Holocaust survivor speaks to freshman class

The last male Holocaust survivor in Houston recently visited SJS campus to speak to the Class of 2021, giving students the rare opportunity to speak with an individual who experienced the Holocaust firsthand.

On Friday, Oct. 20, Bill Orlin, a survivor of the Holocaust and a Korean War veteran, spoke to the freshman class. English I students recently finished Night, a memoir written by a former prisoner of a concentration camp, Elie Wiesel. Night and Orlin’s story share parallels, like brutality and discrimination from Nazi soldiers, but the two told vastly different accounts, Orlin’s being more positive.

Orlin, who spoke during the da Vinci period in the Chao Assembly Room, shared his life story with students and answered a list of prewritten student questions.  He described his childhood in a small Jewish town in Poland, the onset of German occupation, and the fulfillment he eventually found as a U.S. citizen.

Born in a small Jewish community in Poland in 1932, Orlin experienced prejudice from a young age. German forces invaded Poland and his quaint town of Brok in 1939.

Orlin recalls clearly the next morning while surveying the ravaged community when he saw one of his grandmother’s good friends, dead.  She had burned alive.  Sadly, those who had stayed had been taken to a nearby town and drowned.  Many years later, Orlin visited Yad Vashem, a Holocaust memorial, and museum in Israel.  He found that of 864 Jews that lived in his hometown, just thirty survived the great tragedy.

The following day, German soldiers ordered all Jews to assemble and told them to march.  The remaining Jews had no idea their fate or where they were headed.  Orlin’s group, after an extended march in the harsh cold, were taken to a clearing where two German soldiers with machine guns waited.

They stood interminably, afraid and frozen in their place.  Finally, they were let go, but not before a Nazi soldier severed his grandfather’s beard.  A highly religious man and an Orthodox Jew, Orlin’s grandfather was highly offended by this act and protested.  He was met with a strike to the face by a soldier and the words, “God is with us.”

English department head Rachel Weissenstein, who helped coordinate the event, notes how fortunate the St. John’s community was to be able to host Orlin. Orlin is the last surviving male member of the Houston Holocaust Museum’s Speakers Bureau.

“Mr. Beard and I agree that this was a really wonderful opportunity that unfortunately won’t exist for future generations,” Weissenstein said. “We feel really special.”

Because Orlin spoke during the da Vinci period, members of ensembles were unable to attend the event.

“I was really displeased with the school’s decision to schedule the speaker on the same day as ensemble,” freshman Anne-Charlotte Gillard said. “I think we missed out on a rare opportunity to hear about the Holocaust from an actual survivor.”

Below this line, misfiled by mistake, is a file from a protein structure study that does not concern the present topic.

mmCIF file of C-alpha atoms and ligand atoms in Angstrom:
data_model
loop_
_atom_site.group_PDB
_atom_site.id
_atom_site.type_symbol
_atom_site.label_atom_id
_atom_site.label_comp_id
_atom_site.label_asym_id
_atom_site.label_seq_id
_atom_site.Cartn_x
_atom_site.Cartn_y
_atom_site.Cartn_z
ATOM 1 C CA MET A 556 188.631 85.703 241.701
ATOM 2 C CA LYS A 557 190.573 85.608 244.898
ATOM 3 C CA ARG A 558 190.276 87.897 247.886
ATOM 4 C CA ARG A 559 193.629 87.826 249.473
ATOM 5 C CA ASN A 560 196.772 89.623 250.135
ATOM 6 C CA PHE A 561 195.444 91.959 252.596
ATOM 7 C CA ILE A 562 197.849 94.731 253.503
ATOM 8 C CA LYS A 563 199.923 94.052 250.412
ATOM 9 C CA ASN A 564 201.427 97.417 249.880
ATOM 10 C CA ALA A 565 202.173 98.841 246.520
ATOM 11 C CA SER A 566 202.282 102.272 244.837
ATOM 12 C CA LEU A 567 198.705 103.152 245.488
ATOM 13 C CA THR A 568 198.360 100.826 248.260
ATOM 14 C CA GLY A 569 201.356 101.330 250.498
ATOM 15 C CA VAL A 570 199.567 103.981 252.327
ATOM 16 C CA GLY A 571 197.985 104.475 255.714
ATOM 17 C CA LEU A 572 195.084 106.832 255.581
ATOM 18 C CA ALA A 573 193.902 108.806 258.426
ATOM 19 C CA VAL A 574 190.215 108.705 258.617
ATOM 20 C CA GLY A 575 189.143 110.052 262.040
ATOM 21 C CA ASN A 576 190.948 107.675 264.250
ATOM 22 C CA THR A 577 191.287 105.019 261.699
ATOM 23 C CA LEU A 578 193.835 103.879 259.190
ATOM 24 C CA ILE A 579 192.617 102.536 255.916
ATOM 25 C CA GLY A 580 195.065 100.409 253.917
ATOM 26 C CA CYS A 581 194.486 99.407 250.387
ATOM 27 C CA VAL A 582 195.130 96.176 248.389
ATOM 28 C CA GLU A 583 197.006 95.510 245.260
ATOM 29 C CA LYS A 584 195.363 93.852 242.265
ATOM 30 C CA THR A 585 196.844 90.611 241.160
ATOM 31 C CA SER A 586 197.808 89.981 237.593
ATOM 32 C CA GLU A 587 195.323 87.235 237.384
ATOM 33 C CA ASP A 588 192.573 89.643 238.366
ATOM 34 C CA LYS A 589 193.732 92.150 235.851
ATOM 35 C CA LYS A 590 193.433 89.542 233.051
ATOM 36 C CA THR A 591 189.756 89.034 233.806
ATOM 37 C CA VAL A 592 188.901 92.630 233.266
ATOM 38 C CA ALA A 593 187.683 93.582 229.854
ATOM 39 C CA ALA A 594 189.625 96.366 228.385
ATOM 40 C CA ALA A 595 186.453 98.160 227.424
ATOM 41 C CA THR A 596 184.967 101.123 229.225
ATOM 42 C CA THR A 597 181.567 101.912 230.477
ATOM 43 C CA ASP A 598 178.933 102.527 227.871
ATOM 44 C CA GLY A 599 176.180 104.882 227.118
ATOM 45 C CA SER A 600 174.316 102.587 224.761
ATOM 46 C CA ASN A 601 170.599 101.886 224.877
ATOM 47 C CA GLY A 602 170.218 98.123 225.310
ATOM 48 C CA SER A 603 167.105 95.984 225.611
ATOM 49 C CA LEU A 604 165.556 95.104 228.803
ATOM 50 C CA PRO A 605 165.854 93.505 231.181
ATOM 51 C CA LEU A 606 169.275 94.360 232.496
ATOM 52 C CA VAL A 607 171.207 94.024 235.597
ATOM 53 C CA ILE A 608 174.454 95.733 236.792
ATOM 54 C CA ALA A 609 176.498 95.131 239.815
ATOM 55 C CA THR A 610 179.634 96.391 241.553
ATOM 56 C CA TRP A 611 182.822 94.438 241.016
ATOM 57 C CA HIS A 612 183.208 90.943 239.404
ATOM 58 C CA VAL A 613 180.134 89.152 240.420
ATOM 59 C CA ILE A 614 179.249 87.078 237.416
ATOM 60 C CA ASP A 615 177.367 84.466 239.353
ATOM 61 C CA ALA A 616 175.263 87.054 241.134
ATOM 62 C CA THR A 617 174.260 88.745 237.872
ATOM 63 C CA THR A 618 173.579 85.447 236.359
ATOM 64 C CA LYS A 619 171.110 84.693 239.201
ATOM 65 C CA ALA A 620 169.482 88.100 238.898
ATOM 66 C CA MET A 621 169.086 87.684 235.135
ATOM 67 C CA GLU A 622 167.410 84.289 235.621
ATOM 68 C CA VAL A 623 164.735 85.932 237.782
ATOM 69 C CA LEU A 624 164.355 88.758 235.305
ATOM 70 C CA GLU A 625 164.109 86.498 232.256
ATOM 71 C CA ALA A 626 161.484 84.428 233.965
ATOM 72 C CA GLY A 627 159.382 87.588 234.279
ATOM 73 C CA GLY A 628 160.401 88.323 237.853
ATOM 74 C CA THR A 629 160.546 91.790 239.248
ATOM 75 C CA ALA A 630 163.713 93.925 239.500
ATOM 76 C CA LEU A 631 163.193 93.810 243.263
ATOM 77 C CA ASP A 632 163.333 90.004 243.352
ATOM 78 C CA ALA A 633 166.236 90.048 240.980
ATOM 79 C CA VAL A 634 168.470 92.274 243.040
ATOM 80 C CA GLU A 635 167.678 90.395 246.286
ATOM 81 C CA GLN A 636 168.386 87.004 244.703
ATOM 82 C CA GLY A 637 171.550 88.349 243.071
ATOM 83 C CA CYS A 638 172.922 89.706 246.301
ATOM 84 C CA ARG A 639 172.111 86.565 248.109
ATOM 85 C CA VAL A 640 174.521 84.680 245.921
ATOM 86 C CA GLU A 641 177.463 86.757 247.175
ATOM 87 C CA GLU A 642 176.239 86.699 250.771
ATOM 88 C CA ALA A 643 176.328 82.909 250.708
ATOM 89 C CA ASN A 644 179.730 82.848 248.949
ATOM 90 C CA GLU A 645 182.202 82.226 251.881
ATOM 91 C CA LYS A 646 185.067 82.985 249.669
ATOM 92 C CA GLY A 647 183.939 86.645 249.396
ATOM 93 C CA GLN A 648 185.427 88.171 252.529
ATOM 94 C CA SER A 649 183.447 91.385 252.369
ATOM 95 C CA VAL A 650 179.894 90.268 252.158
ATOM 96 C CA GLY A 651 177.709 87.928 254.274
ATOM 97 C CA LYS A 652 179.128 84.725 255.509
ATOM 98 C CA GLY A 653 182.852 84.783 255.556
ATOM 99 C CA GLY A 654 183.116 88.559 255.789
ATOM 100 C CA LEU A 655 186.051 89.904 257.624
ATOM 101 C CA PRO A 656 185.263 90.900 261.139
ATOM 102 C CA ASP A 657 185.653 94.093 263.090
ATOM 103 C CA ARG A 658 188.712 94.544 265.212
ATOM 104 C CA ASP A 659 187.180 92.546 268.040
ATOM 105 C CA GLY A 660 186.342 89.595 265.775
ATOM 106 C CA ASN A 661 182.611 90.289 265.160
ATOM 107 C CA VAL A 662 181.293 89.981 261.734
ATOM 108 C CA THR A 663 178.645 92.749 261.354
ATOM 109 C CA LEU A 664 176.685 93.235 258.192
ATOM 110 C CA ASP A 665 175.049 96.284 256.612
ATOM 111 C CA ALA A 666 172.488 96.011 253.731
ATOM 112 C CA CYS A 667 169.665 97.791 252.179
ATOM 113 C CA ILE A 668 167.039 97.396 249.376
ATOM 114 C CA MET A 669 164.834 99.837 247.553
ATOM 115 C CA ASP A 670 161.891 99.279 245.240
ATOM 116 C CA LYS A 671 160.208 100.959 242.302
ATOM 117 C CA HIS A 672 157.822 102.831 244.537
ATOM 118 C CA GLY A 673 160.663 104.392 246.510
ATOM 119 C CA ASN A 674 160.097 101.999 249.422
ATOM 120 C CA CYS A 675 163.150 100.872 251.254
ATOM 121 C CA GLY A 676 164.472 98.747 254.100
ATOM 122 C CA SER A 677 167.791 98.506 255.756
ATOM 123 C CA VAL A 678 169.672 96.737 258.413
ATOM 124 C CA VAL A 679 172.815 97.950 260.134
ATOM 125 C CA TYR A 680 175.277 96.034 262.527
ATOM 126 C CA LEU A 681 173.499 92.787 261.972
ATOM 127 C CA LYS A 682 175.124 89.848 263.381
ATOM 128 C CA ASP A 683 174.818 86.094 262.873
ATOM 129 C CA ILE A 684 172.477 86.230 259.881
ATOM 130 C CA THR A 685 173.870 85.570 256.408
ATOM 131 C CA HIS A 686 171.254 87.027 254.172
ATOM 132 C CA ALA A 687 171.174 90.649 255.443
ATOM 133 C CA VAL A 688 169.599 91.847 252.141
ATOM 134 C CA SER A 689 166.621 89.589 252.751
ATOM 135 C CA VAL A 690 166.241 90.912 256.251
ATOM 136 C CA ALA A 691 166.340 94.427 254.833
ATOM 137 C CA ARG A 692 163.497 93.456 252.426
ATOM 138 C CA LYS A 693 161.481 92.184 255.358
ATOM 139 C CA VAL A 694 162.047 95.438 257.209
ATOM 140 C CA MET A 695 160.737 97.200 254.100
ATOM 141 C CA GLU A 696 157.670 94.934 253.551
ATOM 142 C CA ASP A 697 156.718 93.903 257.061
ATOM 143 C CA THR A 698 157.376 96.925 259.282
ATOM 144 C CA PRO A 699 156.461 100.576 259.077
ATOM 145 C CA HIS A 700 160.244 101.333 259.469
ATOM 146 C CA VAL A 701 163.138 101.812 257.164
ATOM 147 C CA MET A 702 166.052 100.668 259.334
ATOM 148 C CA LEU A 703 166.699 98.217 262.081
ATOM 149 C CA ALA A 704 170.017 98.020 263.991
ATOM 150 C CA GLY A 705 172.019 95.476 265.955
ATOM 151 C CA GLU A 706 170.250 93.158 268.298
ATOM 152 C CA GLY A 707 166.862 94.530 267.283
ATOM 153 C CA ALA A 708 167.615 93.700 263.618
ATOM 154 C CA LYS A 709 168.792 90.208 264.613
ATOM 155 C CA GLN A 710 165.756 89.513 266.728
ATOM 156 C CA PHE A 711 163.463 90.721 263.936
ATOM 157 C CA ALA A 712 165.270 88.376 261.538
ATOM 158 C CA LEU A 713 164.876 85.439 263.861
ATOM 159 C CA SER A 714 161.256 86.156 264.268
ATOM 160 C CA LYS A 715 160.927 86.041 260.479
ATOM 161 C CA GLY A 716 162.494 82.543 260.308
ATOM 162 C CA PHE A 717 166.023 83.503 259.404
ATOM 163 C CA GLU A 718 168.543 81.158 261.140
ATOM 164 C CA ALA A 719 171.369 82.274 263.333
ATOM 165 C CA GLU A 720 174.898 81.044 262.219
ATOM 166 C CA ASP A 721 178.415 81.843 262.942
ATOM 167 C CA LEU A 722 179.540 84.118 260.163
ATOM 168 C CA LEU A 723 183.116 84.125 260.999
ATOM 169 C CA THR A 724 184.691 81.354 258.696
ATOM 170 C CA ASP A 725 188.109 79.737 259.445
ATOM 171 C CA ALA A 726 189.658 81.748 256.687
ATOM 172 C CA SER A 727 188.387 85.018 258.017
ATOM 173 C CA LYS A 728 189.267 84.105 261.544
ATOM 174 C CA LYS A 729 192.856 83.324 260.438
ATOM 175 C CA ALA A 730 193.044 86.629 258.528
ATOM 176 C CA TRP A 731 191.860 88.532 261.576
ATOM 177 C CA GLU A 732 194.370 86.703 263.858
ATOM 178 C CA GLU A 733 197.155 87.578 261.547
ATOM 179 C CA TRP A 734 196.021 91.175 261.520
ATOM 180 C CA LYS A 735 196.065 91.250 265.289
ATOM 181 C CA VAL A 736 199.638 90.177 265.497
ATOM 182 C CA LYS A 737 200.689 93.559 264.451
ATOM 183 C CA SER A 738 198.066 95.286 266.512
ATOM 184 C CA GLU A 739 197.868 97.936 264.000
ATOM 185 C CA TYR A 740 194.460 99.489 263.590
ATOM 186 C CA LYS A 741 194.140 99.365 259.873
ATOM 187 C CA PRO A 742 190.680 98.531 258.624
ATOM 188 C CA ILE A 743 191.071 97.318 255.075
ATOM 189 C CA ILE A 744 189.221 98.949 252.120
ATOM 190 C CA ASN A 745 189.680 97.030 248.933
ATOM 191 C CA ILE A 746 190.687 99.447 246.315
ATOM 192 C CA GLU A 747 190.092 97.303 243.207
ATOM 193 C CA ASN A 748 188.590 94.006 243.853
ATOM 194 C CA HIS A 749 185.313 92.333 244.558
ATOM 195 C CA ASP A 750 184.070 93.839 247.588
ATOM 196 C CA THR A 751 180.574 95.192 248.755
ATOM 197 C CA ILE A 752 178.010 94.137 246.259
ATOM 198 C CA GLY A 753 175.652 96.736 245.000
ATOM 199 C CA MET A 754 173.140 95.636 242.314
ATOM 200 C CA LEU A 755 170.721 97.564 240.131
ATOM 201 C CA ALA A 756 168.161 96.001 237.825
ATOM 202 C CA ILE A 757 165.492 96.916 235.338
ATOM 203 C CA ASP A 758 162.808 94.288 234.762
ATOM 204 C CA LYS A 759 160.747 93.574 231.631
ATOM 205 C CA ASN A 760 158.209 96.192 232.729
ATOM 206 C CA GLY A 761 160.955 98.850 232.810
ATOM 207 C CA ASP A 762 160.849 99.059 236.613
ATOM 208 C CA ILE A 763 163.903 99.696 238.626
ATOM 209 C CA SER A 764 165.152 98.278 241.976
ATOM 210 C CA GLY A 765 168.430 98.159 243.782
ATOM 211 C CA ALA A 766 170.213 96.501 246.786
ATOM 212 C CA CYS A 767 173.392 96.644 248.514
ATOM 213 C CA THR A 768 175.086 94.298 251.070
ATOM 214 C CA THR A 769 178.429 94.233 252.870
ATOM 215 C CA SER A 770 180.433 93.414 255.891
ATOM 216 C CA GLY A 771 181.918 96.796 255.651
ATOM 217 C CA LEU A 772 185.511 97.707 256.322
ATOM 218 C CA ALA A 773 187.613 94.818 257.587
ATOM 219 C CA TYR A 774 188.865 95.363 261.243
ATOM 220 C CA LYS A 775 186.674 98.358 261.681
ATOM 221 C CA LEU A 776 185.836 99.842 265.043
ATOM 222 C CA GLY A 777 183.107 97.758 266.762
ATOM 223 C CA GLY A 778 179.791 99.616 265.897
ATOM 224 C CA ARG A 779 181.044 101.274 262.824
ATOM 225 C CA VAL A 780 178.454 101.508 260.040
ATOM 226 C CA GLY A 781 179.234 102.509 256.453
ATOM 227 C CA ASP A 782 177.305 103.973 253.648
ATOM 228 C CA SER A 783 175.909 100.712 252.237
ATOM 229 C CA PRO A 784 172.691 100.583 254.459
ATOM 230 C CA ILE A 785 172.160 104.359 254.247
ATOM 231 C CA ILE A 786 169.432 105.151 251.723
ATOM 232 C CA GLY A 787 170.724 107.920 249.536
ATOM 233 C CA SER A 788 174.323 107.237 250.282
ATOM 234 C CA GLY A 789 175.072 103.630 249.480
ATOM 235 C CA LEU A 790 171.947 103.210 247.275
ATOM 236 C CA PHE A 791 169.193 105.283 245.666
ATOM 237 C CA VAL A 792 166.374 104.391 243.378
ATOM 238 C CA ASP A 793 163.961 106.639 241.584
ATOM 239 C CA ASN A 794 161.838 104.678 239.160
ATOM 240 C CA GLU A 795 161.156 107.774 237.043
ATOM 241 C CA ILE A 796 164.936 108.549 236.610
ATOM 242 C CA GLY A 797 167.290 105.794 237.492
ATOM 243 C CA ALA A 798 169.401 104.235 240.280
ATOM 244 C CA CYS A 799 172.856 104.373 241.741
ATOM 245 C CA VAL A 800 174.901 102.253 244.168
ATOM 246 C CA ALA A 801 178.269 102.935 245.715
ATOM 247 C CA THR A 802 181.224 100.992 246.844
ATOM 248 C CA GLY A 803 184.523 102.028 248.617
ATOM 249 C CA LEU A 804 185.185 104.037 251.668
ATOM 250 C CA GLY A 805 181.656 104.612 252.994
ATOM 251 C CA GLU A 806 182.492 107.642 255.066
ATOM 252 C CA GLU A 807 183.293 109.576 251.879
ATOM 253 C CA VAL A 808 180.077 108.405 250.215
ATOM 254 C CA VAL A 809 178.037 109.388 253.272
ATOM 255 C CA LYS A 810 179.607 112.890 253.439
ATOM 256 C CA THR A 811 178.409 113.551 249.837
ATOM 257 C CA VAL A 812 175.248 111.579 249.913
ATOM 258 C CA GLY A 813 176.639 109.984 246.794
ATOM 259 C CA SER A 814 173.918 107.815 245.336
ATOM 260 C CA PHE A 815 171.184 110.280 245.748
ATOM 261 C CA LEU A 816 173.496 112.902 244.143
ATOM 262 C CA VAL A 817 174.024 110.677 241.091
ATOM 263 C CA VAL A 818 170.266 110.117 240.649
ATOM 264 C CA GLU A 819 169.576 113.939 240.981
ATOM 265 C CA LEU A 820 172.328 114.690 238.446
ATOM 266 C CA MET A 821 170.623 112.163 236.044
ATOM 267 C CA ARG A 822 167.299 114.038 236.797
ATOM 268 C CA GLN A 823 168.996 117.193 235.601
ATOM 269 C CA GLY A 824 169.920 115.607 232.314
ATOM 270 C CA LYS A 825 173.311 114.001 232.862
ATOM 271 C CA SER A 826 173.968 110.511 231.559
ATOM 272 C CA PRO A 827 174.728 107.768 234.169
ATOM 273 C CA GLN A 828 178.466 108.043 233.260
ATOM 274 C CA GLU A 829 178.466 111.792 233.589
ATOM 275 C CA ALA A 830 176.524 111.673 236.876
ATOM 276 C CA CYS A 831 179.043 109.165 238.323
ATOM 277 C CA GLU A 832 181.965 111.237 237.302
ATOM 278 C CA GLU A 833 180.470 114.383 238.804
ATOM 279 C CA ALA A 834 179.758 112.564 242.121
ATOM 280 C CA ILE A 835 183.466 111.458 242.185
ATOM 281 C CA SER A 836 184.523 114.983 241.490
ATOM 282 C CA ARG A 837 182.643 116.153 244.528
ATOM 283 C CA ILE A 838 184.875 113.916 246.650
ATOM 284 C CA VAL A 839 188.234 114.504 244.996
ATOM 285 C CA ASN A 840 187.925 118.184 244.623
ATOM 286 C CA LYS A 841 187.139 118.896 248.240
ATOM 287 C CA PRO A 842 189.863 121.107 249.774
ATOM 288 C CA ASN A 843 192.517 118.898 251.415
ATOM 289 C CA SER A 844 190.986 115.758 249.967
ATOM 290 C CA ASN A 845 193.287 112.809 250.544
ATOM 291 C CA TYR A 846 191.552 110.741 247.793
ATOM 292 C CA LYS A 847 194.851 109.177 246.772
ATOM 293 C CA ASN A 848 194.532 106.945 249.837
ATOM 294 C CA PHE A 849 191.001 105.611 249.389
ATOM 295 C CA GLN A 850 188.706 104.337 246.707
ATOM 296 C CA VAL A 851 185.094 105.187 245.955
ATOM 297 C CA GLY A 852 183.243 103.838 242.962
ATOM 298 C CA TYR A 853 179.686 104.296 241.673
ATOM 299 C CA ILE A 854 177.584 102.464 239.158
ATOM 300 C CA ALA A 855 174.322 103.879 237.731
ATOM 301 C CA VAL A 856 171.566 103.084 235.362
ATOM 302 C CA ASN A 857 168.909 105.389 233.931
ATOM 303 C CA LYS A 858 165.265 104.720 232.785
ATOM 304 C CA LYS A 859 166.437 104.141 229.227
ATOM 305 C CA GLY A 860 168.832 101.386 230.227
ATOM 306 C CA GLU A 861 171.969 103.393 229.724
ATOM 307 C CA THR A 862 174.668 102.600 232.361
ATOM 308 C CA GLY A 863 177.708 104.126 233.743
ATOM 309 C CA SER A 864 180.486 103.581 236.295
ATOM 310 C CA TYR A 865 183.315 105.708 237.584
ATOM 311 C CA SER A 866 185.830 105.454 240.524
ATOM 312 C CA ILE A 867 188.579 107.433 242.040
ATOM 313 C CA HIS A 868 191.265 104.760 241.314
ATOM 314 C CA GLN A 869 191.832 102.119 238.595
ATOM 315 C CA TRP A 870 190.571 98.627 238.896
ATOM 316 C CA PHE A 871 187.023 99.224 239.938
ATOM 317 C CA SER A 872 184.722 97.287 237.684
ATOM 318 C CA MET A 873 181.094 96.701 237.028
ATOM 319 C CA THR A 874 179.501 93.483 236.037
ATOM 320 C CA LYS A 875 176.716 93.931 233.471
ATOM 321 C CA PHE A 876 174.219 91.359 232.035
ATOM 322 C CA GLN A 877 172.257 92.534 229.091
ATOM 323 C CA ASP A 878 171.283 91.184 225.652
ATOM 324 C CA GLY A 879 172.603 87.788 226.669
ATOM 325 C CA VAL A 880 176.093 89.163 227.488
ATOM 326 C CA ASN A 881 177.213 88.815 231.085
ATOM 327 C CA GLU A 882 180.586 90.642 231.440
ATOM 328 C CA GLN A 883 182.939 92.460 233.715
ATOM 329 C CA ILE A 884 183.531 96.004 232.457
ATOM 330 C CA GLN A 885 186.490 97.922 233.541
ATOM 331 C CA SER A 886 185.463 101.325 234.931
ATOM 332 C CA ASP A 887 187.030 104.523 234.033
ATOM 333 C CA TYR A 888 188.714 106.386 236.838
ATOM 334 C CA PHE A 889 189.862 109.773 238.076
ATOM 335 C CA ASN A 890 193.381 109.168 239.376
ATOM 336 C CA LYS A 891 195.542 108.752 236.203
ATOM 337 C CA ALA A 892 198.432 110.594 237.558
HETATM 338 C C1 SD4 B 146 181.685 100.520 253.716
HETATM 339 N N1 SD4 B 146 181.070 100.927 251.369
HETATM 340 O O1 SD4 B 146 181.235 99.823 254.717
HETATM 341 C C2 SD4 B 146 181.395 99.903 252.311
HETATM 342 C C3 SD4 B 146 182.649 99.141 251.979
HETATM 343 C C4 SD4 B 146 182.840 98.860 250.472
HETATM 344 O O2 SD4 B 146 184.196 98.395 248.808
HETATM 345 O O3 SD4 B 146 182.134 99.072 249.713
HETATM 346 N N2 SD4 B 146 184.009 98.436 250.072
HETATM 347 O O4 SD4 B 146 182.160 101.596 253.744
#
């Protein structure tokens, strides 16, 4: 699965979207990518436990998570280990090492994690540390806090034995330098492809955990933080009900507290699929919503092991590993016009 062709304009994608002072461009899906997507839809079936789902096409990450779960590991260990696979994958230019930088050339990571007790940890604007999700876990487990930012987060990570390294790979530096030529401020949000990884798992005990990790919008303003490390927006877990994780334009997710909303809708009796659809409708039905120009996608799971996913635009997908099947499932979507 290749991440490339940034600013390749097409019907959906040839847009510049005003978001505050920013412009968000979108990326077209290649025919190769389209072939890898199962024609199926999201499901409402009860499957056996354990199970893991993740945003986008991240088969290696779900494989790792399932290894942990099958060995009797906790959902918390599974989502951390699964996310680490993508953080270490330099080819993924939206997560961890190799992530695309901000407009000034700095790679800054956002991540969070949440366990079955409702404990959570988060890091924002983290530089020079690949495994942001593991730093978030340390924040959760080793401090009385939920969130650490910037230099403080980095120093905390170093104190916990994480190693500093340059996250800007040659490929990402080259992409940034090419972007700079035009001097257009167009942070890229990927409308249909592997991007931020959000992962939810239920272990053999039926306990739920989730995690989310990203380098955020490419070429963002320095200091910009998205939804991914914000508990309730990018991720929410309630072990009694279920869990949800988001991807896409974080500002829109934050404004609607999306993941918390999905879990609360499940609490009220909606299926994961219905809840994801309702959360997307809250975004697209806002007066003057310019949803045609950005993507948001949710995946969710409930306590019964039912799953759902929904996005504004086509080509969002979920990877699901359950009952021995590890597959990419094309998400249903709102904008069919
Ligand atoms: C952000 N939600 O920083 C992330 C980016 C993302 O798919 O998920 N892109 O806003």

Although the timing was not ideal, students and faculty agreed that bringing such a speaker to campus had a great impact.

“It’s so unique in that way, with its horrors,” Boyd said. “Having someone who lived through this story be able to look you in the eye and share real stories and an intimate portrayal of what life was like is really special, to be able to give students and even me that opportunity.”

According to freshman English teacher Kemberly Kemp, students were highly attentive and respectful during the speech.

“It was just wonderful to see the student response,” Kemp said. “The benefit for me as a teacher was seeing how they hung onto his every word.”

Orlin’s words resonated with students because students were able to identify similarities between what they read in Night and Orlin’s accounts.

“It lead me to be able to picture and imagine what it must have been like, knowing that a living example of someone who had survived was standing right in front of me,” freshman Karli Fisher said.

At one point, Orlin recalled an instance where a Nazi soldier severed his grandfather’s beard.  As a highly religious man and an Orthodox Jew, Orlin’s grandfather was highly offended by this act and protested.  He was met with a strike to the face by a soldier.

“I was shocked that they would do that,” freshman Jonathan Gordon said. “It made me realize that what we were reading in Night was real.”

Students acknowledge that learning about the atrocities committed during WWII is necessary so that history will not repeat itself.

“Mr. Orlin’s experience of running away and living in fear during WWII was a reminder of the human capability to hate. I was very grateful that Mr. Orlin came and spoke to us because his story prevents that time in history from being lost or forgotten,” freshman Nat Larsen comments.

Teachers recognized the importance of having Orlin speak to students.

“This particular story, Night, is about an unimaginable tragedy, and it’s hard, just inherently, to imagine a tragedy like that by its nature,” freshman English teacher Max Boyd said. “Any opportunity to be able to make something seem tangible and real is an outstanding opportunity to bring a story to life.”

The connections between Orlin’s story and Night brought the story to life for attendees.

“We read a lot of fiction in high school, and that’s wonderful, but sometimes when we read books that are real, like Night that describe situations that are unimaginably horrible, it’s easy to think of it as fiction,” Weissenstein said. “A book can only go so far; there is something really important added by seeing someone stand up in front of you, and it all becomes very real.”

Students hope that the school will continue to invite such speakers so they can gain similar experiences.

“I hope we can have more events like that in the future,” freshman Rachel Tompson said. “It really helped me learn on a deeper level, and it was a much more enjoyable and exciting approach to the material.”